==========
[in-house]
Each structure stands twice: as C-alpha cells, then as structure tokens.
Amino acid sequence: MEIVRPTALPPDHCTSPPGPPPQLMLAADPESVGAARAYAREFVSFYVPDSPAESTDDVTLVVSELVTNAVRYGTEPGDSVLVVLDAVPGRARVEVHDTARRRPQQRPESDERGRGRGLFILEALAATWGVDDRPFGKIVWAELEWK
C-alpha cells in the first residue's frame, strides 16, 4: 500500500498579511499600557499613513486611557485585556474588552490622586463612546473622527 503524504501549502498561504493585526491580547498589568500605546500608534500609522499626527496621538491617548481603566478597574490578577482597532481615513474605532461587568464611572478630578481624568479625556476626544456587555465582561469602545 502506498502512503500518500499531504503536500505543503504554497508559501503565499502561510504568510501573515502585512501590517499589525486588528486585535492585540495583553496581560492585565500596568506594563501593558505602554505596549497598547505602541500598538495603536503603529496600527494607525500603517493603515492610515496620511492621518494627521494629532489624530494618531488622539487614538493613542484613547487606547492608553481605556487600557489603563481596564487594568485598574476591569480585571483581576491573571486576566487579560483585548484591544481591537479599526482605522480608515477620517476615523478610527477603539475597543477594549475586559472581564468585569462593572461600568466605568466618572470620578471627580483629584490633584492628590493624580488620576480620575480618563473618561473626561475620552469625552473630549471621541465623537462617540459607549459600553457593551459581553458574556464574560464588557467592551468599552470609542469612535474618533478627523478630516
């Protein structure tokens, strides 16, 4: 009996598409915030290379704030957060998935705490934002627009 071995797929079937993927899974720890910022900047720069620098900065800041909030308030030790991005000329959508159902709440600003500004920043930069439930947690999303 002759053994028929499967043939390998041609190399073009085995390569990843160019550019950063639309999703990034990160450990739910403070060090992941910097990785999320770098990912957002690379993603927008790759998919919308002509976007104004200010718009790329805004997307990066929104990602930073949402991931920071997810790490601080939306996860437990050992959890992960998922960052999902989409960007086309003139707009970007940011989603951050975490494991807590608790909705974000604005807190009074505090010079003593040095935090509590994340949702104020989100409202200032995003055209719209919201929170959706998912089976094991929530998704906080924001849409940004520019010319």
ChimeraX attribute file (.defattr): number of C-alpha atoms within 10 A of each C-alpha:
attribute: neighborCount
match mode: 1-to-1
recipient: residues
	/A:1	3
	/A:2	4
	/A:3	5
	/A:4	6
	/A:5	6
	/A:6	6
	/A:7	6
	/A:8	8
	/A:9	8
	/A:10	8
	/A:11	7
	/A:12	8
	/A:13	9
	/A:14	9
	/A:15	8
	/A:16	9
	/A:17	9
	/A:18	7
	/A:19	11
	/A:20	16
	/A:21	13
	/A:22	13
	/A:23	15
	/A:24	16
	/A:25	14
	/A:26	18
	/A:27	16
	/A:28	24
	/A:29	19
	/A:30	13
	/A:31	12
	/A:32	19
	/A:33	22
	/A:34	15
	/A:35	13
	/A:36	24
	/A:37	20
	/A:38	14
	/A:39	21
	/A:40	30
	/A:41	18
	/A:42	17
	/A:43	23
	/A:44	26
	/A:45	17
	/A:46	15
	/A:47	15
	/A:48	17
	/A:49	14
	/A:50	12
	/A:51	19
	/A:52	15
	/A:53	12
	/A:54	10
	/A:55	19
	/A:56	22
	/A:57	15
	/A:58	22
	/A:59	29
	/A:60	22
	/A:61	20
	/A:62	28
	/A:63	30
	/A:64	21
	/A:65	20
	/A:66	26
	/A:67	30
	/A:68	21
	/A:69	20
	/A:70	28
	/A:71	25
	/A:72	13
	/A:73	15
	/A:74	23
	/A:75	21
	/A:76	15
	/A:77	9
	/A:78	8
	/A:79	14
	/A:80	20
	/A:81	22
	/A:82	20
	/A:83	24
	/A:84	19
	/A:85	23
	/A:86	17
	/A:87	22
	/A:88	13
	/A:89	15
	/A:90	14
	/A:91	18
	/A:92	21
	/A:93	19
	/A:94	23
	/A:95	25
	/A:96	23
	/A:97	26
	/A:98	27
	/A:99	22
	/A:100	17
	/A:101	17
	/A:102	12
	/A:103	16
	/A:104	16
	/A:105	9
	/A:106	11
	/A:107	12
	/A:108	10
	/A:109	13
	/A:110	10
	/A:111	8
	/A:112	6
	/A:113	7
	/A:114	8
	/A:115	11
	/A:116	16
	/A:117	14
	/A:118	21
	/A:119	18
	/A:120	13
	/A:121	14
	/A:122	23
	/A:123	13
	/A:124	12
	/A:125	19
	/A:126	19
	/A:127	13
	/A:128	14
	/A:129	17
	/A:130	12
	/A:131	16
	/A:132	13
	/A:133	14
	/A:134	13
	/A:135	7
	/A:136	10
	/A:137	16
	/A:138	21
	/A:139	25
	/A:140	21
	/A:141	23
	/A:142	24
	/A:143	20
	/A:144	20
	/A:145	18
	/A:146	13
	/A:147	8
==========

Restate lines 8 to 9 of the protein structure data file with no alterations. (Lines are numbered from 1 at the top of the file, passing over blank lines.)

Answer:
match mode: 1-to-1
recipient: residues